Inside the paranoid Maoist cults of 1970s Britain: A post at The Conversation UK

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By now, the internet is awash with material on the Workers’ Institute of Marxism-Leninism-Mao Tsetung Thought and the alleged ‘domestic slavery’ case. The Conversation (UK) has published a brief article by myself on the Workers’ Institute and the political milieu they emerged from the 1970s. The piece opens with the following:

The couple accused in the case of alleged “domestic slavery” in London were reportedly the leaders of a tiny Maoist sect, the Workers’ Institute of Marxism-Leninism-Mao Zedong Thought, which had gone “underground” in the late 1970s. To understand how the Workers’ Institute ended up so far off the radar, we need to understand where they came from – the strange world of radical Maoist politics in 1970s London.

And the rest can be viewed here.

I would like thank Sam Richards from the Encyclopedia of Anti-Revisionism Online for his help with sources and additional information, Matt Fitzpatrick and David Lockwood for reading the draft version  and Andrew from The Conversation for his editorial work.

The Workers' Institute would send greetings through the Morning Star in the mid-1980s.

The Workers’ Institute would send greetings through the Morning Star in the mid-1980s.

I thought readers might also be interested in some observations made by Sam, which I wasn’t able to incorporate into the final article:

1) It was the Cultural Revolution that inspired a new wave of Maoist organisations, largely populated by (previously non-aligned) students. They were joined by some anti-revisionists (mainly ex-Communist Party members)  active in the original groups, but those original groups faded away. English Maoism was at its most active a new, radical and immersed in Maoist rhetoric and imagery.

2) These groups were consciously internationalist: the Communist Party of England (ML) was (and remained throughout its name changes) part of ‘The Internationalist’ trend led by Hardial Bains, founder-leader of the Communist Party of Canada (ML).

3) Communist Unity Association (Marxist-Leninist) judged they had “adopted ’Maoism’ as a source of slogans, ritual chants and the focus for a student cult” in Imperialism and the Struggle for a Revolutionary Party (1974).

4) While the Workers’ Institute was both small in size and largely separate from the other maoist groups, there was always the embarrassment that they would be thought of as “typical Maoists”. In fact the splintering of the Maoist trend in the late 1970s did see the largest (Birch’s CPBML) and the third largest (CPEML under their new name of RCPBML) side with Albania – that is the “supermaoists” of the sixities denounced Mao as anti-Marxist.

5) An alternative journalist viewpoint from 1978, available on EROL, showed that at the time,  the Institute was equally regarded as strange.

“A short guide to Maoists in Britain”, The Leveller, No.20, November 1978:
“An encounter with the Workers’ Institute of Marxism-Leninism-Mao Tse Tung Thought [“we have undertaken the unprecedented task of building the first stable base area in the imperialist heartlands, in and around Brixton …this has driven the British bourgeoisie up the wall”], truly the most lunatic of the lunatic fringe of left politics in Britain, can be an unsettling experience. Tiny in numbers and fanatical in zeal, carrying dogmatism, rhetoric and sectarianism to ever greater extremes, it is many people’s idea of a typical Maoist group.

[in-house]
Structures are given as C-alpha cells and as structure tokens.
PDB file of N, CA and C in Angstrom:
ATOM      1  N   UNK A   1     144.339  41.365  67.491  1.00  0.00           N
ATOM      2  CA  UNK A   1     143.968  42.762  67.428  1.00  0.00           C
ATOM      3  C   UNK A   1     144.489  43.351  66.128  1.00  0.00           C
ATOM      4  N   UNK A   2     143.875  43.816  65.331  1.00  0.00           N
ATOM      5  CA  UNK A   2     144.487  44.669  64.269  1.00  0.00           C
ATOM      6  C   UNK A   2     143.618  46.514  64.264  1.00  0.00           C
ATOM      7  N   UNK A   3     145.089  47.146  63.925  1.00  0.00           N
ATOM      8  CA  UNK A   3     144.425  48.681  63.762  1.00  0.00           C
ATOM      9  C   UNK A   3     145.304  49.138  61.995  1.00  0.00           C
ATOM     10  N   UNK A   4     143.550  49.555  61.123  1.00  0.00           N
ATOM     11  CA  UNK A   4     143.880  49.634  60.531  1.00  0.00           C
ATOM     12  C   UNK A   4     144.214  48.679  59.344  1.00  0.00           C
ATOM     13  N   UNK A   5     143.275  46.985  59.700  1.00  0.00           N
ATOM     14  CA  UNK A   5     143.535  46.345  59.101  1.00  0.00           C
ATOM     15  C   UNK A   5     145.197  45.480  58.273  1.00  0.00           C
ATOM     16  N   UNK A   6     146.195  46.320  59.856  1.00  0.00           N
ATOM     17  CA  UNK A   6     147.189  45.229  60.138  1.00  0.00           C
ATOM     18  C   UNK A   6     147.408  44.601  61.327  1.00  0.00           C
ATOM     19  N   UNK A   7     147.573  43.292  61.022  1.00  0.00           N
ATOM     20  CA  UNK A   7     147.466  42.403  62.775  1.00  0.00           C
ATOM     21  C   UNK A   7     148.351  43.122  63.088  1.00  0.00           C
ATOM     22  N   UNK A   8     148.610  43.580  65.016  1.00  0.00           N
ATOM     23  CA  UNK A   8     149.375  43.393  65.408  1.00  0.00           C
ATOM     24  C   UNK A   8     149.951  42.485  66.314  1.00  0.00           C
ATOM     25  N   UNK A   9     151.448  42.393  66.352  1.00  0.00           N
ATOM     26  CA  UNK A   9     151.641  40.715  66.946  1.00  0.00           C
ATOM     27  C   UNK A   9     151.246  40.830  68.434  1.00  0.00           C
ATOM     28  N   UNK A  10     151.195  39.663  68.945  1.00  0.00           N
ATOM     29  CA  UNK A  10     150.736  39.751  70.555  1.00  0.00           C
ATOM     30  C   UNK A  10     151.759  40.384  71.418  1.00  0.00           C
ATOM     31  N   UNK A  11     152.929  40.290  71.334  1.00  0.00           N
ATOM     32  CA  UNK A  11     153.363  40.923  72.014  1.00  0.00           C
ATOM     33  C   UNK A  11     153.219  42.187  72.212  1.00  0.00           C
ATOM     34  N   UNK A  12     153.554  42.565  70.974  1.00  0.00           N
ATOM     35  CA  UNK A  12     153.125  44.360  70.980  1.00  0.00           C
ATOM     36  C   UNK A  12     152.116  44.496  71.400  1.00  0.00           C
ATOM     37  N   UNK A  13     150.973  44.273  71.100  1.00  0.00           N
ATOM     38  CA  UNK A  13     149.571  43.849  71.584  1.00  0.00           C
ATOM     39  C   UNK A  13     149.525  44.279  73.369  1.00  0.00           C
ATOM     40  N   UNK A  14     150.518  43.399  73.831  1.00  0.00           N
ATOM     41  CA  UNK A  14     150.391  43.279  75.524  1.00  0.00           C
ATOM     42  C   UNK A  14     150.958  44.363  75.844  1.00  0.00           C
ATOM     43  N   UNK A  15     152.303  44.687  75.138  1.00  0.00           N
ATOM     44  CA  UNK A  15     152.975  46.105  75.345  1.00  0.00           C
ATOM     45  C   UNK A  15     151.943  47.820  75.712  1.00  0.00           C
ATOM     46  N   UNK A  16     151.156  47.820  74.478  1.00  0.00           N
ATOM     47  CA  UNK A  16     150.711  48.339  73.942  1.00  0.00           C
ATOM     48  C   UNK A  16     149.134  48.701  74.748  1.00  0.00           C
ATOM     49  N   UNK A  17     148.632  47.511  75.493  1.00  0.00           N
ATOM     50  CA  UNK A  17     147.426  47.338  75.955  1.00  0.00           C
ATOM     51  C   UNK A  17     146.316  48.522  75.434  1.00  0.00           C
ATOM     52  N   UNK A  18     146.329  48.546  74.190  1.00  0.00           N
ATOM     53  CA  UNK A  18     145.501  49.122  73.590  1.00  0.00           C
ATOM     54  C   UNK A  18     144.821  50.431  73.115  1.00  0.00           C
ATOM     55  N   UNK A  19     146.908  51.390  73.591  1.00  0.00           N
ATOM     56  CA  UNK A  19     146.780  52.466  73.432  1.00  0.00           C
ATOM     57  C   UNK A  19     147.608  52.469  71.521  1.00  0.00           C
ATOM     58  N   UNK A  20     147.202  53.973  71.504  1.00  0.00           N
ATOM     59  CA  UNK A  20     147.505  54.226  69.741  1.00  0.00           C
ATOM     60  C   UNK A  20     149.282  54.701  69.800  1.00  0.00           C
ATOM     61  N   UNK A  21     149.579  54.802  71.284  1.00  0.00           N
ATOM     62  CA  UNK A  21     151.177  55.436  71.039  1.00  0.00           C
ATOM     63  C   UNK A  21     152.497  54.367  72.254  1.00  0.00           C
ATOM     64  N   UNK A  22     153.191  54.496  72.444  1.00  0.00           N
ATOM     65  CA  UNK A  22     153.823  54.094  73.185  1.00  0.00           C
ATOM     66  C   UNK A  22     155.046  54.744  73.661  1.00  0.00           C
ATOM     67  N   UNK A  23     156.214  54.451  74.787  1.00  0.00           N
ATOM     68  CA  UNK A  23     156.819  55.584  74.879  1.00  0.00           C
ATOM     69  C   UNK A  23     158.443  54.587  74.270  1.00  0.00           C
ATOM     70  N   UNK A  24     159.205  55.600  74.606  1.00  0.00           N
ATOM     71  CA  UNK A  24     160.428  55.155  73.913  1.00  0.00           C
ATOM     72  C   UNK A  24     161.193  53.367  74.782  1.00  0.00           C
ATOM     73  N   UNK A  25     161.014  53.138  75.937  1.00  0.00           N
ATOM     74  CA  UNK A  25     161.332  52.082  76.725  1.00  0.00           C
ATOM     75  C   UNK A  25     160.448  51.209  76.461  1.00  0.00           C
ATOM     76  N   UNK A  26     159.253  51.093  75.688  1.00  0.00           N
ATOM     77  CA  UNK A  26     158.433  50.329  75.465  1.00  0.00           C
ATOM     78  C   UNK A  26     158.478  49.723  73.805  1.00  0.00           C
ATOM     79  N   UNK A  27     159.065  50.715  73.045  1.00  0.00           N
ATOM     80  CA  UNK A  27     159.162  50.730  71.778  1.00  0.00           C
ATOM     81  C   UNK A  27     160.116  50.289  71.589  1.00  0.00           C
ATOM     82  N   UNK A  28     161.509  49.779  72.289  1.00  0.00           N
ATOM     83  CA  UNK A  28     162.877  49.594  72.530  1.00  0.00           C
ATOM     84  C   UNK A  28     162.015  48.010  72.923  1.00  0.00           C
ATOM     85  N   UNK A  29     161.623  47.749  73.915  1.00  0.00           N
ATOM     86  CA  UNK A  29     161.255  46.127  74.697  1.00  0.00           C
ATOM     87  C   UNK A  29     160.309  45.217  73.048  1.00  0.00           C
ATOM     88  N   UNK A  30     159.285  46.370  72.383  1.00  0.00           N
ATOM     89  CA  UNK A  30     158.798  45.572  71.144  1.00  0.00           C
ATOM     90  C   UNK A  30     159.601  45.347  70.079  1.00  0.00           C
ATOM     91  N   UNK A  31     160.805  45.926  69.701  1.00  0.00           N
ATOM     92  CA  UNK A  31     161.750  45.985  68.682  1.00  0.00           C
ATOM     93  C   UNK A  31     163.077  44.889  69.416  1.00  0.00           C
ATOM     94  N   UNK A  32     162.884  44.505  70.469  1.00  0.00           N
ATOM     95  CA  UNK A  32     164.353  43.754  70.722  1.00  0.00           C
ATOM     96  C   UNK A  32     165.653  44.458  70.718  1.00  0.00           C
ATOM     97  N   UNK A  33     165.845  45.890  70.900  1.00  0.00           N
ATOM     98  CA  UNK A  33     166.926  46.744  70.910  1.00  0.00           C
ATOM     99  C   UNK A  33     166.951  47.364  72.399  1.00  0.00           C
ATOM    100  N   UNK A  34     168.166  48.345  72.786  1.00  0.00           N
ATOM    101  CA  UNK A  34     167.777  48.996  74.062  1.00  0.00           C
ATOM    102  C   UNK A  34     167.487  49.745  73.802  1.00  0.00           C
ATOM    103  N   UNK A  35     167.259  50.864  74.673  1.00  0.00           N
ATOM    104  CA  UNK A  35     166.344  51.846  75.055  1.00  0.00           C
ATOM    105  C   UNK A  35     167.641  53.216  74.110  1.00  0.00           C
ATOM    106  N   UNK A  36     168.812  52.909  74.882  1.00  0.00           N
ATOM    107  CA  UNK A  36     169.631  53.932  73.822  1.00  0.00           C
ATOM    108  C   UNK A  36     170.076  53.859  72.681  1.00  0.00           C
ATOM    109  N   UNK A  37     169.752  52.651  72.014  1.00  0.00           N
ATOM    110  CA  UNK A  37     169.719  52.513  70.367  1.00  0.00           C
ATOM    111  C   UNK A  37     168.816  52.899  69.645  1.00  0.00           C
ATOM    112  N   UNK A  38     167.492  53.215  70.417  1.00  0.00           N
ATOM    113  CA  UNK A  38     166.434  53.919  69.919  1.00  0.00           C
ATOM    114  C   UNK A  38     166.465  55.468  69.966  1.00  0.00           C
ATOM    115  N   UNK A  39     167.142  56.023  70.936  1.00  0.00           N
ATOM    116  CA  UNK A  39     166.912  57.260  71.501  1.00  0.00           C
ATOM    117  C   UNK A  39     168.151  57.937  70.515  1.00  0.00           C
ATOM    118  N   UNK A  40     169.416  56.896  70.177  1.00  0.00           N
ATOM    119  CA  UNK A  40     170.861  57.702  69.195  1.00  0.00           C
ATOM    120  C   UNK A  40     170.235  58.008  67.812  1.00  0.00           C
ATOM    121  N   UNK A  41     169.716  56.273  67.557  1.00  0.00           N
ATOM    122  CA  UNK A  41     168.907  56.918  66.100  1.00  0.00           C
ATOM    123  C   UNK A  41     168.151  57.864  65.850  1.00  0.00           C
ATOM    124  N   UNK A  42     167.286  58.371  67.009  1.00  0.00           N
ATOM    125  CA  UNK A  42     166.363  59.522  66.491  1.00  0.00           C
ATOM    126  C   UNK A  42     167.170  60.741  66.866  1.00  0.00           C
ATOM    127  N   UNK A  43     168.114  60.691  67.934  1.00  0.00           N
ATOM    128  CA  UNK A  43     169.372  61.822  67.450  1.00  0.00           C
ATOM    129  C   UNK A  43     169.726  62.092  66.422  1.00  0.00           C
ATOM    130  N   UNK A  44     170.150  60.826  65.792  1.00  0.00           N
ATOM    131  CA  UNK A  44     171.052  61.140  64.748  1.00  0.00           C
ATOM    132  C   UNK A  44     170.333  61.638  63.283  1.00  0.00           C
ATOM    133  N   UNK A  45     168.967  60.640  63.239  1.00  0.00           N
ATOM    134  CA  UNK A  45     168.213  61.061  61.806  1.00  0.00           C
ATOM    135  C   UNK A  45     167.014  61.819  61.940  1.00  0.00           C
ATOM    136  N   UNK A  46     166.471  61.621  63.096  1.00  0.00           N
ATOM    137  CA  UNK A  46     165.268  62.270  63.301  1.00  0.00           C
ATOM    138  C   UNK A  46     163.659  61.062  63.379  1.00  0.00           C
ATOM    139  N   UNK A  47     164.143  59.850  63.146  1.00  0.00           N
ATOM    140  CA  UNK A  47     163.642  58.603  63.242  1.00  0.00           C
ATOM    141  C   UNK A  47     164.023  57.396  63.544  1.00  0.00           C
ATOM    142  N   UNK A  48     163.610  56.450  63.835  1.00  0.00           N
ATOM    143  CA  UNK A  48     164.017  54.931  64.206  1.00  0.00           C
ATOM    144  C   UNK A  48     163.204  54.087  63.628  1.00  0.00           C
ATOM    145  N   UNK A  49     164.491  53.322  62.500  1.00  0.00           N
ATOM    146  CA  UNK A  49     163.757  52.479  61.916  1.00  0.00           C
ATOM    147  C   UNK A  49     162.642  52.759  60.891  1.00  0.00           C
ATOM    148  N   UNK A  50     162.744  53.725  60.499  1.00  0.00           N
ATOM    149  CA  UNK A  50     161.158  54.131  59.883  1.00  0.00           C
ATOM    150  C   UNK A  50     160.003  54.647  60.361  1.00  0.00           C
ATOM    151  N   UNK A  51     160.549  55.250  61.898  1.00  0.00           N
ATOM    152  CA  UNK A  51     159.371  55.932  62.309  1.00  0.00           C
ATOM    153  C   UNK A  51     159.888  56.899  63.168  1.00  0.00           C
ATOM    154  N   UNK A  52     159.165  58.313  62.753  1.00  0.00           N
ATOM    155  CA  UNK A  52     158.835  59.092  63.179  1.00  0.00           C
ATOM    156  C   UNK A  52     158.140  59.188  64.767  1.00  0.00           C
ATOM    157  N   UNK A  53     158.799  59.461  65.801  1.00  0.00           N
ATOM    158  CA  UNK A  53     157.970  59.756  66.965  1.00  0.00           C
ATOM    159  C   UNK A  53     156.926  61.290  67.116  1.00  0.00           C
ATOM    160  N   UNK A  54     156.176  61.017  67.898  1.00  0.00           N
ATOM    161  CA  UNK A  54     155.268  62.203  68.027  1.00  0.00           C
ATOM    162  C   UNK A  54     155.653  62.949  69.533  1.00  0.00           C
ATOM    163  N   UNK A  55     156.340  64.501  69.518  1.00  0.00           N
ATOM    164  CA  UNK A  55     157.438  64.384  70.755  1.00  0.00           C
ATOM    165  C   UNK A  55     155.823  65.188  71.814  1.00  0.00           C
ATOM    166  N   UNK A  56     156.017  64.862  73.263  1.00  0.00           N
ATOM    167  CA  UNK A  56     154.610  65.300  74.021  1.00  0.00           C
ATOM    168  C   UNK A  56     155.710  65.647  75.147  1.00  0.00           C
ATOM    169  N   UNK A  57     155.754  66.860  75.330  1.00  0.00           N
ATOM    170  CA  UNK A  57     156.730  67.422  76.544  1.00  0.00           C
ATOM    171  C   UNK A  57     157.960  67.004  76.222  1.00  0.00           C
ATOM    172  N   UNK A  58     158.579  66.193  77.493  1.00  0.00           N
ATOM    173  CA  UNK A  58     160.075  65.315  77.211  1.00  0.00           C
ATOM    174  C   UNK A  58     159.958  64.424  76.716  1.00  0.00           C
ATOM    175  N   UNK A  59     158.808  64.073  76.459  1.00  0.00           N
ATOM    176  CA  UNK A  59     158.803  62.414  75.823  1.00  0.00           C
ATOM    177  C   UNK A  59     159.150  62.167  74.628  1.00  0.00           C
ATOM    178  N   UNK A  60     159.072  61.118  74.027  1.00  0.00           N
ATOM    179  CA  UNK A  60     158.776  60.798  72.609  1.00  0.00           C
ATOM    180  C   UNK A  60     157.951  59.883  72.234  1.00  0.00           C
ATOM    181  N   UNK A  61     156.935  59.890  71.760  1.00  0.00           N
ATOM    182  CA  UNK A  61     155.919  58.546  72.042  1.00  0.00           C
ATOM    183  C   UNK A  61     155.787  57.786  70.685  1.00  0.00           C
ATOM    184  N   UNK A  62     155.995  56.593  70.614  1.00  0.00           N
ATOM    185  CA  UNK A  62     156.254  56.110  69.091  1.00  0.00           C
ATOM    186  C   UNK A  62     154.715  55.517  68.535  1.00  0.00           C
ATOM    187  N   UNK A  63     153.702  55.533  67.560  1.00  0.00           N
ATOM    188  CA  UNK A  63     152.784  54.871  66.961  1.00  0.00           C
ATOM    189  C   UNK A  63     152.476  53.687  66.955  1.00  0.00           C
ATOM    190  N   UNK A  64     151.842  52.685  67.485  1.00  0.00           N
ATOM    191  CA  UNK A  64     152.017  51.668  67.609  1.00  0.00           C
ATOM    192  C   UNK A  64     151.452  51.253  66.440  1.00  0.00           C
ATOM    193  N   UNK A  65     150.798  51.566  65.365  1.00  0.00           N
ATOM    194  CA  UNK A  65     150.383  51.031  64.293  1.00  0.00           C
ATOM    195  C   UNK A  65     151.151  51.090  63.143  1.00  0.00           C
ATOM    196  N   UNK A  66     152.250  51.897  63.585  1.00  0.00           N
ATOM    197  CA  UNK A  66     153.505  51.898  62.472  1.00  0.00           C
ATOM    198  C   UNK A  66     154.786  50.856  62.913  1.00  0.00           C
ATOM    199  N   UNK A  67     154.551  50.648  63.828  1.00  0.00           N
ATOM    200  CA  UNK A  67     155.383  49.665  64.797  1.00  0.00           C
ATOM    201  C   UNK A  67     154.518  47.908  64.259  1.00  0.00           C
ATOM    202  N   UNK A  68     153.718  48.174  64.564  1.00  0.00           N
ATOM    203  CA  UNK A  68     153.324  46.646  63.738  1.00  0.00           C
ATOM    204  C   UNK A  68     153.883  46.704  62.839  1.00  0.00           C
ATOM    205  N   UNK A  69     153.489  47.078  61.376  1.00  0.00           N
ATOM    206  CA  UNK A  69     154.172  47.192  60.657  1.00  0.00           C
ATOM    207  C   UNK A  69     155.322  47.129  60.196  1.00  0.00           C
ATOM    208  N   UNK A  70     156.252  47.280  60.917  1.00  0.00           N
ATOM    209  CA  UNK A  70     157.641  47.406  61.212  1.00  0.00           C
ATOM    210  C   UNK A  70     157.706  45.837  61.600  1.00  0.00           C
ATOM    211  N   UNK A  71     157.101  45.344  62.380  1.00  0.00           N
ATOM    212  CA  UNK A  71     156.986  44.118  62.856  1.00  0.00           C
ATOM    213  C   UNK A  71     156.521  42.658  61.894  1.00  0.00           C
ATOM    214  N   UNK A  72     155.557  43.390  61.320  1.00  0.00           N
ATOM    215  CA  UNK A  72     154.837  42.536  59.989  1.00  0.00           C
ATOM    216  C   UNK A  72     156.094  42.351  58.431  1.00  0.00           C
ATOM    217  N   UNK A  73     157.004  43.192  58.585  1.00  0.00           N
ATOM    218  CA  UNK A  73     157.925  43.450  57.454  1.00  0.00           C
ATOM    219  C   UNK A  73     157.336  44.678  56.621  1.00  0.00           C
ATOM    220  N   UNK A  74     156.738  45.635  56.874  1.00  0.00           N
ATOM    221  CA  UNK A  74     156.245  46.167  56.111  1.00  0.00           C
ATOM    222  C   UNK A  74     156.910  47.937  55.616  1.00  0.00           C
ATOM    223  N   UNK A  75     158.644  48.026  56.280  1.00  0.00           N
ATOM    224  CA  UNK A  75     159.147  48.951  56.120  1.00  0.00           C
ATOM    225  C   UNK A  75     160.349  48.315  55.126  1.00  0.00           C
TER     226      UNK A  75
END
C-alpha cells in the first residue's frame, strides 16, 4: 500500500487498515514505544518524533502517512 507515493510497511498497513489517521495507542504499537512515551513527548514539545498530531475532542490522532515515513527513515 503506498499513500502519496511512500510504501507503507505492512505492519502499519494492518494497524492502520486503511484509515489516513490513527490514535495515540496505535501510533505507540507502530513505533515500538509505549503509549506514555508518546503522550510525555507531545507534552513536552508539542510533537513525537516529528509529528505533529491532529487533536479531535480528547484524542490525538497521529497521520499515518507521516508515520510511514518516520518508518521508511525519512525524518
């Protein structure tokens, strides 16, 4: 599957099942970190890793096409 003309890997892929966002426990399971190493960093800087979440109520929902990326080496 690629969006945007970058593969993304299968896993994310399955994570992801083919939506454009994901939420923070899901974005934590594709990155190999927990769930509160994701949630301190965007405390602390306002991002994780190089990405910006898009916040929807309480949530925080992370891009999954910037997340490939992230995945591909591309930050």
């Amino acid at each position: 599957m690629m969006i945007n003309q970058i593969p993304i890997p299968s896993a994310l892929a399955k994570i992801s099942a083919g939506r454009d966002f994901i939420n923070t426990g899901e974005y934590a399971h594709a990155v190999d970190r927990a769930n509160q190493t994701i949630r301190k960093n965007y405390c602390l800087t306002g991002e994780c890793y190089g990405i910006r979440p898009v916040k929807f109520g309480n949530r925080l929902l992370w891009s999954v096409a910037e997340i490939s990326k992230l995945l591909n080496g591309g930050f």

Not so. Terry Ilott and John Dawes report that of the numerous Maoist groups, there are some which, though small and theoretically weak (unlike their counterparts elsewhere in the world) we might take more seriously than we do.”

Sam also provided some unseen pictures of the Workers’ Institute, which you can see in this post.

And as I wrote here, the history of British Maoism still needs to be written!

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5 comments

    1. I’m afraid my archive of Maoist publications is unsorted so I can’t give documentary proof, but it is the one thing I have always remembered about the otherwise unmemorable WIML, because it was such a perfect example of a slogan being used in a context to which it was totally irrelevant (though we used to joke that one of their members worked on the tube and was trying to put the slogan into practice. – so the EROL reference to the Victoria Line may be to a current joke rather than to any reality).
      I remember it vividly because around this time my 6-year-old son had a picture book (I think of Chinese origin) called “Tunnel Warfare” which told of guerrilla warfare against the Japanese in the 1940s, at a time when digging tunnels really was revolutionary activity.

  1. The history of Maoist dissidence in the Soviet Union is one of the least known tales. Here is my translation of an article by Alexei Volynets on the unknown subject (I think there may be one or two errors- one of the characters he mentions apparently has been cited elsewhere as a Eurocommunist rather than a Maoist) but it is generally accurate as far as I can determine http://afoniya.wordpress.com/2013/07/25/towards-the-history-of-maoist-dissidence-in-the-soviet-union-an-article-by-alexei-volynets-part-1/ http://afoniya.wordpress.com/2013/07/25/towards-the-history-of-maoist-dissidence-in-the-soviet-union-an-article-by-alexei-volynets-part-two/

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